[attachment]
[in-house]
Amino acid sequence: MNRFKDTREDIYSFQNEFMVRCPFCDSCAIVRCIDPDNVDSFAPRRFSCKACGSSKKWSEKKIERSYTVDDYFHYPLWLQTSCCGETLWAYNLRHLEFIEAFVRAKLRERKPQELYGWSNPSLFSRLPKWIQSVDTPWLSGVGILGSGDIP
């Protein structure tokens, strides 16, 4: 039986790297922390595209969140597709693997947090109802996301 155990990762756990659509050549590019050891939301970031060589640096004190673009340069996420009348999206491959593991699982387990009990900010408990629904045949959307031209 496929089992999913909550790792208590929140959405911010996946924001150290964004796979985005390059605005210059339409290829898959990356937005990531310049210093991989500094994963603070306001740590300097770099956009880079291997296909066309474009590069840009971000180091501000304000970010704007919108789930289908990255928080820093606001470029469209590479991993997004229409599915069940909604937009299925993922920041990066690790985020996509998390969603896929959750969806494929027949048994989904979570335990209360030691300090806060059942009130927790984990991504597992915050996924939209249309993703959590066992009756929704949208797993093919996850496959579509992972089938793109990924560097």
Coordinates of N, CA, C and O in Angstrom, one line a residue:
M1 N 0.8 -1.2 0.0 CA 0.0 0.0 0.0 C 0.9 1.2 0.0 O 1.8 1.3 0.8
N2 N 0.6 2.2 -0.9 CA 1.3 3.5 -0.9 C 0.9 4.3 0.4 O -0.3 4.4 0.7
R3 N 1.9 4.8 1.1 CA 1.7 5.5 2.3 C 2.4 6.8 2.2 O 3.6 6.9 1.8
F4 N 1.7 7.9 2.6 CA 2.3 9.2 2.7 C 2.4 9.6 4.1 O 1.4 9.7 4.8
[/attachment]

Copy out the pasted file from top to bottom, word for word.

[in-house]
Amino acid sequence: MNRFKDTREDIYSFQNEFMVRCPFCDSCAIVRCIDPDNVDSFAPRRFSCKACGSSKKWSEKKIERSYTVDDYFHYPLWLQTSCCGETLWAYNLRHLEFIEAFVRAKLRERKPQELYGWSNPSLFSRLPKWIQSVDTPWLSGVGILGSGDIP
């Protein structure tokens, strides 16, 4: 039986790297922390595209969140597709693997947090109802996301 155990990762756990659509050549590019050891939301970031060589640096004190673009340069996420009348999206491959593991699982387990009990900010408990629904045949959307031209 496929089992999913909550790792208590929140959405911010996946924001150290964004796979985005390059605005210059339409290829898959990356937005990531310049210093991989500094994963603070306001740590300097770099956009880079291997296909066309474009590069840009971000180091501000304000970010704007919108789930289908990255928080820093606001470029469209590479991993997004229409599915069940909604937009299925993922920041990066690790985020996509998390969603896929959750969806494929027949048994989904979570335990209360030691300090806060059942009130927790984990991504597992915050996924939209249309993703959590066992009756929704949208797993093919996850496959579509992972089938793109990924560097």
Coordinates of N, CA, C and O in Angstrom, one line a residue:
M1 N 0.8 -1.2 0.0 CA 0.0 0.0 0.0 C 0.9 1.2 0.0 O 1.8 1.3 0.8
N2 N 0.6 2.2 -0.9 CA 1.3 3.5 -0.9 C 0.9 4.3 0.4 O -0.3 4.4 0.7
R3 N 1.9 4.8 1.1 CA 1.7 5.5 2.3 C 2.4 6.8 2.2 O 3.6 6.9 1.8
F4 N 1.7 7.9 2.6 CA 2.3 9.2 2.7 C 2.4 9.6 4.1 O 1.4 9.7 4.8